I would generally describe myself as an extroverted introvert – a peacemaking oldest child with obsessive compulsive tendencies (I’m fun to hang out with, I promise!).
I hate controversy, feel most comfortable when everyone is happy, and am more of a follower than a leader. It’s been a long journey, but I can finally say I am the happiest I’ve ever been and feel the most confident in my own skin.
Throughout my 31 years, I have been pushed out of my comfort zone in many situations and have tried to stretch myself both personally and professionally. Naturally, I’ve had my fair share of both successes and failures. Instead of looking back and having regrets regarding the actions I’ve taken, I have tried to learn from my mistakes in order to continue building my future.
Now that I have a daughter, I hope to steer her in a direction where she can avoid making some of the mistakes I’ve made in my life.
I want to empower her as a young woman exploring this world. I want to teach her that anything is possible, and she holds the power to create her ideal future. While I know I cannot control every move or decision she will make, I can help her in building a confident mindset to carrying her forward through her life.
Based on my personal life experiences, these are the important life lessons I want to teach my daughter.
Give Into Self-Doubt
Self-doubt kills more dreams than failure ever will.
I repeat this mantra to myself almost daily. As someone who struggles with confidence, I’ve spent most of my life combating self-doubt. I think my brain is maybe just wired this way since my parents did so much to try to build my confidence. I plan to do the very same with my daughter, and my hope is that she is wired differently than her mama.
There might be moments where she doubts her capabilities, skills, or knowledge – which is natural as we all grow into adulthood. We have to build our confidence step by step, and I hope to guide her along that path. However, I never want her to doubt her self-worth – we are all enough as we are.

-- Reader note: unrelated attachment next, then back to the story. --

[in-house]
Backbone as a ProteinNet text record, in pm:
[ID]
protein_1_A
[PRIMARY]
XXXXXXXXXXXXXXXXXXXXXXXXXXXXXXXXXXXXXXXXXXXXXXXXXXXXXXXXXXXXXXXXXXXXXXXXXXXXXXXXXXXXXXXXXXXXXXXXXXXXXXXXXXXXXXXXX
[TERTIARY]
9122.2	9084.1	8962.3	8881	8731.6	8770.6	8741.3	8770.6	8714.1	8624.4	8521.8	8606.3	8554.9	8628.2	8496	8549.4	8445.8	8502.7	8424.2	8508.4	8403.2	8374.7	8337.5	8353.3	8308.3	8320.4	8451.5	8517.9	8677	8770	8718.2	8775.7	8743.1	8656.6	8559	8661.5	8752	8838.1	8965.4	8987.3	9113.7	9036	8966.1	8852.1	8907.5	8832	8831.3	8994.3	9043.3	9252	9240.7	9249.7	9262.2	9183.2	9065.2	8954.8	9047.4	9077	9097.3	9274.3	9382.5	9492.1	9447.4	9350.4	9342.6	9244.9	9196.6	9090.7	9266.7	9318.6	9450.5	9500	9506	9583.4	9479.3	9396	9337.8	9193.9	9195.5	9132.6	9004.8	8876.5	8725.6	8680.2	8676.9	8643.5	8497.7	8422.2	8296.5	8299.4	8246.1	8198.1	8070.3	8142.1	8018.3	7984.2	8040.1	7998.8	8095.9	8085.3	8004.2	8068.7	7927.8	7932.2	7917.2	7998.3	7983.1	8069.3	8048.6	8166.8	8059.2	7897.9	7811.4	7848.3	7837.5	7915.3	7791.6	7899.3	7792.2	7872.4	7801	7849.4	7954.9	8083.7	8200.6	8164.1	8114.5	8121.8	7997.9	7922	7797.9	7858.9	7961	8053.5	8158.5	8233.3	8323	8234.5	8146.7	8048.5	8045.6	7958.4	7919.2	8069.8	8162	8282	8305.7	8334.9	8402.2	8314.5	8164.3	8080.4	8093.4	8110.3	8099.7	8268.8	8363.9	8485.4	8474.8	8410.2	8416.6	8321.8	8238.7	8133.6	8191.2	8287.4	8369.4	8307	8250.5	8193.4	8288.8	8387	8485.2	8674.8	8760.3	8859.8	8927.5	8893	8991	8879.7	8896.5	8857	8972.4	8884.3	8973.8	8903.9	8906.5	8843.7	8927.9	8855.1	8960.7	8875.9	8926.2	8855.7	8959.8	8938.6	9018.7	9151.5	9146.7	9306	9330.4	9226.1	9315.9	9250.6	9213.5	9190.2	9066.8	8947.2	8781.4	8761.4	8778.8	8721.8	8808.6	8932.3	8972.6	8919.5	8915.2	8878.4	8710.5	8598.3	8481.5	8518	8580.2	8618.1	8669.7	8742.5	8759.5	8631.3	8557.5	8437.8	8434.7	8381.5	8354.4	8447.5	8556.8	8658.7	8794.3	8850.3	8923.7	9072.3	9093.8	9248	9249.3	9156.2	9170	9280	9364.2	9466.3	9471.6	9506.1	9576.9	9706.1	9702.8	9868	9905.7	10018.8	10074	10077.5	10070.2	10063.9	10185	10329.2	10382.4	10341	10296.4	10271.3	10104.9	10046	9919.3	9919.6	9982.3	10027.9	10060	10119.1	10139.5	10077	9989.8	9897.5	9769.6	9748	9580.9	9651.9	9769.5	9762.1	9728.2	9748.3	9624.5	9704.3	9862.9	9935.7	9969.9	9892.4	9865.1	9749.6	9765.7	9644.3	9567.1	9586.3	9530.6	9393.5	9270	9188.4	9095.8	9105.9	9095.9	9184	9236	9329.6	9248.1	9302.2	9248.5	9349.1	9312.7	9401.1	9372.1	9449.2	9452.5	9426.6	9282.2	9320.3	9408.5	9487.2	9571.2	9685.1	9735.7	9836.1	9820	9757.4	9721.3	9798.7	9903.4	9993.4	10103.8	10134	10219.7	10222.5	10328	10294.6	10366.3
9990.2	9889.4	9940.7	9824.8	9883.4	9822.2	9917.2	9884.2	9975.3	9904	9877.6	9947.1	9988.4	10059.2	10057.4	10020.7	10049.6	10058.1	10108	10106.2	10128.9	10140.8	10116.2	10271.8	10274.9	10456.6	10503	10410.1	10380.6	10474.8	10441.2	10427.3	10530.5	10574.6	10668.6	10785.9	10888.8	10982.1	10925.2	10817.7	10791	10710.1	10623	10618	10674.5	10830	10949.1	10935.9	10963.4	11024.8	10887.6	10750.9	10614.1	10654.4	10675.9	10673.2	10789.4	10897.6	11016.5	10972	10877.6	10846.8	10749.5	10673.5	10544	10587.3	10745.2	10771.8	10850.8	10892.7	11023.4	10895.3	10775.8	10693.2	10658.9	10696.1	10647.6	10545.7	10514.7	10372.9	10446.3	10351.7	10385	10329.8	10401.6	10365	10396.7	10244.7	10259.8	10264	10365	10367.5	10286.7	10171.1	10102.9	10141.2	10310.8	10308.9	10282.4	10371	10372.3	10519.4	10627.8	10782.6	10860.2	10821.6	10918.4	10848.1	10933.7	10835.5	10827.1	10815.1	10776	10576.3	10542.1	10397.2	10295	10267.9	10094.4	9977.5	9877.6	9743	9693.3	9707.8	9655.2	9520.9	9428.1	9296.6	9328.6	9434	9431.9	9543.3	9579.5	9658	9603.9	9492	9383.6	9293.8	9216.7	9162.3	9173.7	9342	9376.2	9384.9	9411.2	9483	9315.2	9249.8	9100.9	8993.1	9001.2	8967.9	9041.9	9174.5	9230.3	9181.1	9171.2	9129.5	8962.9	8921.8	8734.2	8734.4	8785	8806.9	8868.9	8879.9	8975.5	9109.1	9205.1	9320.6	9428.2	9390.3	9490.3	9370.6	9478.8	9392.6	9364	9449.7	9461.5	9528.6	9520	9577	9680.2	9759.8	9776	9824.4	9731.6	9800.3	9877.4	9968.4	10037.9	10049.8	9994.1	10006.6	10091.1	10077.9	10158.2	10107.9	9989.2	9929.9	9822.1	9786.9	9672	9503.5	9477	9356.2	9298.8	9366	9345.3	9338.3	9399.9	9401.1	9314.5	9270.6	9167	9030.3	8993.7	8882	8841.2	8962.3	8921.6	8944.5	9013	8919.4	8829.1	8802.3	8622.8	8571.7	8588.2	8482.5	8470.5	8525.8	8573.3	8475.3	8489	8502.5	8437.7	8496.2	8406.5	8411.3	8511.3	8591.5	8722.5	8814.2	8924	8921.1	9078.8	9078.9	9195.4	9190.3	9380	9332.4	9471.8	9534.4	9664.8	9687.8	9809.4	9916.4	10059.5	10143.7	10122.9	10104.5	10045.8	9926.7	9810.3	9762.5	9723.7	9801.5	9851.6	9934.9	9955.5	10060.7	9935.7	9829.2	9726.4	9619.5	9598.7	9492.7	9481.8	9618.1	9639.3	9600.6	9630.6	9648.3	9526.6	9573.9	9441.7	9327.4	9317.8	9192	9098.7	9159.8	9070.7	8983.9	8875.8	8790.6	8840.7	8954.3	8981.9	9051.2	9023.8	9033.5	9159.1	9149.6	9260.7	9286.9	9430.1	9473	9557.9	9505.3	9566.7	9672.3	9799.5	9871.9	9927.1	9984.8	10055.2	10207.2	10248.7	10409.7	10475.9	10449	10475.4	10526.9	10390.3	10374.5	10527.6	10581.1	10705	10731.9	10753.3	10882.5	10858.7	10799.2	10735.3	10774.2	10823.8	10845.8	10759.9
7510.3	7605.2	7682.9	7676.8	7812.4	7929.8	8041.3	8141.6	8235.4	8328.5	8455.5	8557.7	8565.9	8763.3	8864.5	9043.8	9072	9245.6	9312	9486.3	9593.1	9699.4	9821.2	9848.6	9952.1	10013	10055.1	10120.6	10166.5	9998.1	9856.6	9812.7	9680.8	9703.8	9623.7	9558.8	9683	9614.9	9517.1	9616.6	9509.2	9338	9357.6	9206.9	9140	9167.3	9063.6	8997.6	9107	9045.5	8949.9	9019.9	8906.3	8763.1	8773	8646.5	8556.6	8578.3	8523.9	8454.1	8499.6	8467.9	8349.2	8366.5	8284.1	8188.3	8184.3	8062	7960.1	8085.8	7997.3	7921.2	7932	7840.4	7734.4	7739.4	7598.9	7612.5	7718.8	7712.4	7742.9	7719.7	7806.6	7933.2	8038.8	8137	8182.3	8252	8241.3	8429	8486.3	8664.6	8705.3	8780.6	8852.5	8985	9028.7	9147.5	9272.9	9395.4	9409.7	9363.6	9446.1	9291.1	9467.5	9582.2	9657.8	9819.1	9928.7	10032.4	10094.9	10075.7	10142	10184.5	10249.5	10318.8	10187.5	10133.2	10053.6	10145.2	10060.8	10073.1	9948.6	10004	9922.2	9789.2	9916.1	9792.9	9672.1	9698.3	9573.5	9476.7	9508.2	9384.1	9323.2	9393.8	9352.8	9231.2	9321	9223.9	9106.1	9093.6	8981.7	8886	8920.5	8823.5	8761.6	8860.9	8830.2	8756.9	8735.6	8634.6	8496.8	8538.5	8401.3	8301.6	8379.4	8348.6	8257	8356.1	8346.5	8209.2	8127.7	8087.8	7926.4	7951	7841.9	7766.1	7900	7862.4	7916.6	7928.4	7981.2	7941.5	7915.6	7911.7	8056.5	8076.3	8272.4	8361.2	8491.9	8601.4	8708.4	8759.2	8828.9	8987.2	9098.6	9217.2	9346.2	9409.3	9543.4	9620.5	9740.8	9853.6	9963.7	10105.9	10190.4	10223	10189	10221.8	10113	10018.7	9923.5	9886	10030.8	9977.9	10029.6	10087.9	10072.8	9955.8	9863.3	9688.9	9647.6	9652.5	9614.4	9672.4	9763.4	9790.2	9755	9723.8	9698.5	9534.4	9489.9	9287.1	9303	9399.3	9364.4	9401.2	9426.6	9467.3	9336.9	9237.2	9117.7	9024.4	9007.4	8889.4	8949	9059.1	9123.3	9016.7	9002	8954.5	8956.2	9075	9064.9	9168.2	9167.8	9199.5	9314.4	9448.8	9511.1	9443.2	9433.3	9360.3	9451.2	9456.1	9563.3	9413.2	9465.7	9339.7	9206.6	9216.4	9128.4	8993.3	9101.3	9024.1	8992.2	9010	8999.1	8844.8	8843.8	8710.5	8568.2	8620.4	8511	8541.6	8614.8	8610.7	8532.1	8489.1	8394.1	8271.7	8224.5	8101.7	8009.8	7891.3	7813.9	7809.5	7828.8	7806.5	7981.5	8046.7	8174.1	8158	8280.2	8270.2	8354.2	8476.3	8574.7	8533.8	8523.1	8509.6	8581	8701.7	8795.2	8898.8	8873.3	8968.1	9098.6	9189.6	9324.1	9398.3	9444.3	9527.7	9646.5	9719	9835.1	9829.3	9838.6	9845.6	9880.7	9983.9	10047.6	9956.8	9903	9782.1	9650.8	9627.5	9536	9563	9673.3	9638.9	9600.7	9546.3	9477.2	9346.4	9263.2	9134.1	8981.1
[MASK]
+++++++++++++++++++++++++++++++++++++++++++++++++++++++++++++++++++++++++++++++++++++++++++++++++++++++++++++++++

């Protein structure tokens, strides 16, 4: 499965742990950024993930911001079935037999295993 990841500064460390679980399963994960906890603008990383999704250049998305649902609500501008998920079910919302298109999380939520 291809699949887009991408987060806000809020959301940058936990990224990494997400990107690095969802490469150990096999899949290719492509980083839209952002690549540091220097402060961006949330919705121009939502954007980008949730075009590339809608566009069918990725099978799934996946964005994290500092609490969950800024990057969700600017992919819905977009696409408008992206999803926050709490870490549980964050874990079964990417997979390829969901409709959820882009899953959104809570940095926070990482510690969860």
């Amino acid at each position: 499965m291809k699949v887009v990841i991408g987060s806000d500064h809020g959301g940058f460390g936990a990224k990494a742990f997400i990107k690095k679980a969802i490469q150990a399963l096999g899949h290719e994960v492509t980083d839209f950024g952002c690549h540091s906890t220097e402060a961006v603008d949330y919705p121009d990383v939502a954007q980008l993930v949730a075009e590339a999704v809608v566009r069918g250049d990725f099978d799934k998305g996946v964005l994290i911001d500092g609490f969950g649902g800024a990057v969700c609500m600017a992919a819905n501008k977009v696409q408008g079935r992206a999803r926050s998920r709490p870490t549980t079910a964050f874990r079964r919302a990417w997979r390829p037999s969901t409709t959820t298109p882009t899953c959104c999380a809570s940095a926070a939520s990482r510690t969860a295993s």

Care What Others Think About You
Everyone has an opinion – some people will voice them directly to your face, others will gossip behind your back. These opinions are often formed in regards to your actions, appearance, or choices. It’s almost unavoidable. But, I know now that I’ve invested way too much time and energy into caring what others think about me when it comes to both my personal and professional life.
I will do everything in my power to teach my daughter how to deflect the negative opinions of others and to use them for personal growth. In the end, opinions don’t matter as long as you are happy and healthy.
Compare Your Life to Others
With social media embedded into our everyday lives, it can be hard not to compare yourself to people you see on Instagram or Facebook. There will always be someone with more expensive clothes, a more fit physique, or a more beautiful (clean) house.
I notice myself often entertaining this unhealthy comparison game even though I have a beautiful life and am beyond happy. I consider myself fortunate to have enjoyed my childhood and adolescence without the influence of social media; however, my daughter likely won’t be as lucky.
I know I will have to be vigilant to build her confidence and feelings of self-worth in this age of constant comparison.
Follow Your Dreams
This is a crucial one for me as I often have regrets related to the professional path I’ve taken.
I know that each step has brought me to where I am today and that it has all unfolded in the way it should. However, I sometimes feel like I wasted many years of my life just working a job to make ends meet when I could have been chasing my passion (which, by the way, I am still trying to identify – and that’s OK!).
From now until she’s an adult, I will tell my daughter to follow her dreams and pursue her passion. I will help her uncover what this looks like for her and encourage her even if her dreams are not reflective of what I dream for her. Life’s too short to waste time doing otherwise!
As the years go by and I get older, I’ve realized that it becomes harder to take risks. You have more responsibility, so it’s not always easy to justify an unfamiliar course.
But taking a risk doesn’t mean you have to pick up and move to Italy. Risks come in all sizes. It’s taking the action where you are unsure of the outcome that is both intimidating and exhilarating. From taking risks, you can learn your true potential – or you can learn from the failure if it doesn’t go as planned.
I want my daughter to understand the impact of taking risks but not fear them as I have in the past.
Voice Your Opinion
As a self-identified introvert, I’ve always struggled to speak my mind or voice my opinion.
With age, I’ve become more comfortable speaking up, but it certainly does not come easy to me. It’s a combination of self-doubt and fear of what others think that holds me back.
I want my daughter to learn the skills to overcome these feelings from early on – and I hope to help provide her with these tools so she always knows her voice is valid and important.